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Peel Region is Ontario’s auto theft capital. Is new money helping the problem?

Click to play video: 'Car theft continues in Peel Region after government grant to tackle crime'
Car theft continues in Peel Region after government grant to tackle crime
WATCH: Months after the Ford government handed Peel Regional Police a chunk of money to battle auto theft, the issue shows no sign of stopping. Global News' Queen's Park Bureau Chief Colin D'Mello reports – Mar 8, 2024

It took less than four hours for the first vehicle of the year to be stolen in the Region of Peel.

Around 3:10 a.m. on Jan. 1, police believe a truck was stolen from Heathbrook Avenue in Brampton, Ont. Officers haven’t closed the case, which is still ongoing.

The theft is one of 1,433 cars stolen in Brampton and Mississauga since the start of the year, according to Peel Regional Police, the force that patrols the two cities.

“I think people realized it’s pretty easy to steal a car,” Ontario Solicitor General Michael Kerzner told Global News.

“If the sea containers are not being inspected outbound at the Port of Montreal, for example, then it is quite easy for somebody to successfully steal a car… it’s unacceptable.”

The solicitor general has called for stricter border inspections on exports from the country, saying it is too easy to get stolen cars across the Canadian border to sell abroad. The demand is one he brought to a recent national summit on auto theft hosted by the federal government.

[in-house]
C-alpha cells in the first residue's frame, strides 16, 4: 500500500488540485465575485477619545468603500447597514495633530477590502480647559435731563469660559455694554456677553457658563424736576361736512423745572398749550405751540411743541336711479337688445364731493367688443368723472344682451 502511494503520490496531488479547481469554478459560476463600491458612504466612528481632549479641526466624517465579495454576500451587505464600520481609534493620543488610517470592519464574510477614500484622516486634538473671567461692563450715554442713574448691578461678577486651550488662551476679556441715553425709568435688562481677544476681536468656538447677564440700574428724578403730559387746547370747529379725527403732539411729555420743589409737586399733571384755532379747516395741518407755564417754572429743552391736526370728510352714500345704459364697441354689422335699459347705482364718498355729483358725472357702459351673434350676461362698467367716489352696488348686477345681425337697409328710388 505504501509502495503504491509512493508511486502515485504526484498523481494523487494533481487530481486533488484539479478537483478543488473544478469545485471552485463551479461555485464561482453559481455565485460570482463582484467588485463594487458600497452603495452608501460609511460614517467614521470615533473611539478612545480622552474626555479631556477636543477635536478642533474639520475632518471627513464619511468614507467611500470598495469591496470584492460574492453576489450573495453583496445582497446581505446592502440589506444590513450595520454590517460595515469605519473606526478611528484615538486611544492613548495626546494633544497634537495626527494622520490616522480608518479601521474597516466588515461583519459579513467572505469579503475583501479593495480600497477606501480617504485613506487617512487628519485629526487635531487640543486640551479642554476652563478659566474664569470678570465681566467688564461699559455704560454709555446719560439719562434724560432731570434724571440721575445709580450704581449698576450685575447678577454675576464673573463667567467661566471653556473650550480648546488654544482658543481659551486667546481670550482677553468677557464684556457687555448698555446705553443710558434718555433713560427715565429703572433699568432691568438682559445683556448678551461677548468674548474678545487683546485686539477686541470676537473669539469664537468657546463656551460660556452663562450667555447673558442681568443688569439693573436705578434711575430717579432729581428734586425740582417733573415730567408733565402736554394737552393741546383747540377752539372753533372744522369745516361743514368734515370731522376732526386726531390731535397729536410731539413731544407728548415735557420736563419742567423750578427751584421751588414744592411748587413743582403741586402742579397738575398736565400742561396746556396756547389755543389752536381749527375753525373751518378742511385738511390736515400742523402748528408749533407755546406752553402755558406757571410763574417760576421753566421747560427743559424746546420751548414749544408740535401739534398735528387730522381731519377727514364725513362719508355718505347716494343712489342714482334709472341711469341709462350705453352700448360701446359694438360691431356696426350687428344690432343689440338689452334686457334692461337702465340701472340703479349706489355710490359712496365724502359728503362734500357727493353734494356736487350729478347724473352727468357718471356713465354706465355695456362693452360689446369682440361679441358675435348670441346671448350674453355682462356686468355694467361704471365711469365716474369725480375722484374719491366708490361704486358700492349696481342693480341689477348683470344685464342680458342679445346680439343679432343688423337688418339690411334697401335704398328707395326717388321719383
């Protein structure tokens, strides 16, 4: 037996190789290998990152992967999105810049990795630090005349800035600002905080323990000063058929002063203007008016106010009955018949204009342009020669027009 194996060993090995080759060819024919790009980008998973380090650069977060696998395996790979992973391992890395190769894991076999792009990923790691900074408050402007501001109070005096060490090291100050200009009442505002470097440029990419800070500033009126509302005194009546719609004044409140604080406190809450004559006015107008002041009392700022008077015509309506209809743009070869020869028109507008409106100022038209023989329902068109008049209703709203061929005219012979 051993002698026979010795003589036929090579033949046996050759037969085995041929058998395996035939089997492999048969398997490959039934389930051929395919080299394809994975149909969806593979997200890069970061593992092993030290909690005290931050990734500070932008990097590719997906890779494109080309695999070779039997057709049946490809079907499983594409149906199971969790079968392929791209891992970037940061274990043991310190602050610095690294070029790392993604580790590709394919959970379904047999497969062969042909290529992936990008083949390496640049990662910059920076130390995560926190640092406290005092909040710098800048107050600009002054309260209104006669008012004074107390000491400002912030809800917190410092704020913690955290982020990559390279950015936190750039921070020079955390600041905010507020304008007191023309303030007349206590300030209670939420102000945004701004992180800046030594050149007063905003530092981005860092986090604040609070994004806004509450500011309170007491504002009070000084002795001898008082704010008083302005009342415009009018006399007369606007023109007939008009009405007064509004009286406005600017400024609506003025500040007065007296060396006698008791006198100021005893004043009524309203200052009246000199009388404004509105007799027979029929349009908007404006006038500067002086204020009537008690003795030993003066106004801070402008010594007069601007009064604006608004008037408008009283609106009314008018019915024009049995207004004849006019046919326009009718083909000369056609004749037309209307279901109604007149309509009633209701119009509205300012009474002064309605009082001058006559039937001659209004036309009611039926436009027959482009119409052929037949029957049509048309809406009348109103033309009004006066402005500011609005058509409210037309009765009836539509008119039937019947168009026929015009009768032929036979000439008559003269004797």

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Kerzner was in Mississauga in November 2023, unveiling $18 million to fight auto theft at an event with Peel Regional Police.

The money was part of a funding package for projects across the province, to be spent on things like surveillance and tracking equipment, specialized training and improving data tracking and management.

“This investment will help our police services crackdown on the growing problem of auto theft, dismantle organized crime networks and get these criminals off the streets and behind bars, where they belong,” Ontario Premier Doug Ford said at the announcement.

At the event, Peel Regional Police Chief Nishan Duraiappah said his force had seen the highest per capita number of vehicle thefts in the province, seeing an average of 20 stolen every day.

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Just over three months after the new money was unveiled, that average isn’t going down. Between Jan. 1 and March 7, data maintained by Peel police shows an average of 22 cars were stolen in Brampton and Mississauga every day.

“The money’s important,” Kerzner said when asked when vehicle owners could expect to see the results of his spending on auto theft, before pivoting.

“We’ve set a tone that this will not fly. We will not live in a community where we’re victimized by people stealing our cars.”